Youths need to keep sports in perspective

Howard At Play

December 14, 2003|By LOWELL E. SUNDERLAND

NOT TO beat a dead horse, but when readers write, we try to pay attention. The best newspaper stuff, you see, comes out of conversation, not lecturing.

So, first, please don't read more into last week's column on the slim odds of any young athlete from Howard County getting a college scholarship than was in roughly this amount of space. We still love sports and young athletes (many of them, anyway) and those men and women who devote hours of love and care to coaching them and running their organizations.

Competing is worthwhile for just about everyone, regardless of the defects and excesses that sometimes surface. It is all a matter of emphasis and perspective, imparting a little of which was our intent last week.

A reader's view

Now, here's something from a reader, who for some reason opted for anonymity, which - for the record - virtually guarantees that we newspaper folk won't pay attention. But this particular comment was generic enough, so we pass it along:

Fish around the NCAA's Web site,, and you'll find a chart called "Estimated Probability of Competing in Athletics Beyond the High School Interscholastic Level."

If you thought Donald Disney, the county's chief high school sports administrator, was blowing smoke in last week's column, just compare what he said on the local level to the numbers you'll find there.

For example, of all the male participants in high school basketball nationally - the NCAA estimates there are 549,500, 157,000 of them high school seniors - only 2.9 percent will ever play on a college team, at any level. Nationally, college men's teams will have about 4,500 positions open for freshmen.

For female basketball players, the percentage is a bit higher: 3.1 percent, out of 456,900 total girls in high school programs, 130,500 of them seniors.

More samples, all of which carry the NCAA's admonition, "These percentages are based on estimated data and should be considered approximations of the actual percentages:"

Of 321,400 male soccer players, 91,800 of them seniors in high school, about 5.7 percent will make it to a college team. About 1.9 percent will advance from college to the pros. About .08 percent will get to the pros out of high school.

Of 983,600 high school football players, 281,000 of them seniors, about 5.8 percent will find a spot on a college team.

Of 455,300 high school baseball players, 130,100 of them seniors, about 5.6 percent will make a college team. If we believe the NCAA, incidentally, about 10.5 percent of college players in that sport will get a crack at pro ball. The figure for high school players making the pros is about half of 1 percent.

Focus on classroom

You're getting the idea, yes? As we quoted Disney a week ago, it is far better that you, dear parents, make sure your young athlete is focused just as sharply on the classroom as on the ballfield or gym. Which, we hasten to add, is an objective that a great many youth sports groups locally try to achieve. More than a few check reports cards regularly, and low performers may find their playing time reduced.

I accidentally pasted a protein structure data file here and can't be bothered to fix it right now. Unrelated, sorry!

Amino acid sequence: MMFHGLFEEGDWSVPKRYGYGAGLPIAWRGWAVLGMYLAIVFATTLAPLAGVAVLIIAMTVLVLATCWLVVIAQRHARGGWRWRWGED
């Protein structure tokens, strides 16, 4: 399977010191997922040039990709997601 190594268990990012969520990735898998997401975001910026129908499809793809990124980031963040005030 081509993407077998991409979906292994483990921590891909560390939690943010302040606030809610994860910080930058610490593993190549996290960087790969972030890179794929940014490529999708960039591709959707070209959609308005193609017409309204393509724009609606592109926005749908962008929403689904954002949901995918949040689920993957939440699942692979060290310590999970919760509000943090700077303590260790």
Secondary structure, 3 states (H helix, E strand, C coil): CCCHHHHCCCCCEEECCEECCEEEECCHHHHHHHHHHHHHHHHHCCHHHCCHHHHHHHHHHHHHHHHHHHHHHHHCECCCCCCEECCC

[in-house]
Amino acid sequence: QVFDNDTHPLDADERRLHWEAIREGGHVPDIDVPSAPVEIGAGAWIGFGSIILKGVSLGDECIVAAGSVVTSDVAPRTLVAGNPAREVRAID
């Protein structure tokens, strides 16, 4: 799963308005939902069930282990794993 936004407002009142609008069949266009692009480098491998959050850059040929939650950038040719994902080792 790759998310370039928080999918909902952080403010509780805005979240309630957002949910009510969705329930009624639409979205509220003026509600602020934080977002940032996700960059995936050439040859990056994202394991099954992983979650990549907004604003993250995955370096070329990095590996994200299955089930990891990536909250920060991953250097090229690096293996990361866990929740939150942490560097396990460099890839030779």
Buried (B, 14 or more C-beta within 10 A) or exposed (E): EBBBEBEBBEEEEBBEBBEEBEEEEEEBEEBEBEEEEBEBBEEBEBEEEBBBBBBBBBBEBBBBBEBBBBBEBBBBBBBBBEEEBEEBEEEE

Now, with that reality in mind, why keep a kid in sports? There are lots of reasons, and frankly, all you have to do is ask anyone who played any sport as a kid with some measure of success into, say, middle school, and you'll probably get one of the answers, which may strike you as cliche.

Cliches, however, become cliches because they usually carry an element of truth.

Youth sports, besides developing a firsthand appreciation for the skills involved, whether one is terrific at them or not, teach fitness, teamwork, how to stick with something even when it is hard, getting along with teammates you don't particularly like and don't socialize with, setting goals, achieving them. With parental support and not browbeating, playing sports can enhance a child's discipline in life and time management.

Measuring success

Is it worth the extra money spent on travel ball, going to far-away tournaments, playing more games per season, playing multiple seasons, getting and maintaining good equipment, the pain of injury? It depends on the child, of course. But if the child enjoys the sport and can maintain a healthy perspective on winning and losing, sure, then it's worth it.

Every athlete loves to win; that's the obvious measurement of success in sports, but in no way the only one.

In this county, you'll find teen-age players deemed not good enough to make varsity in high school still playing soccer, basketball, baseball, softball, tennis and golf. You'll find adults in every sport who never made a varsity team still plugging away.

They have the right perspective. Why they play is plain and simple: It's fun.

Call the writer at 410-332-6525 or send e-mail to

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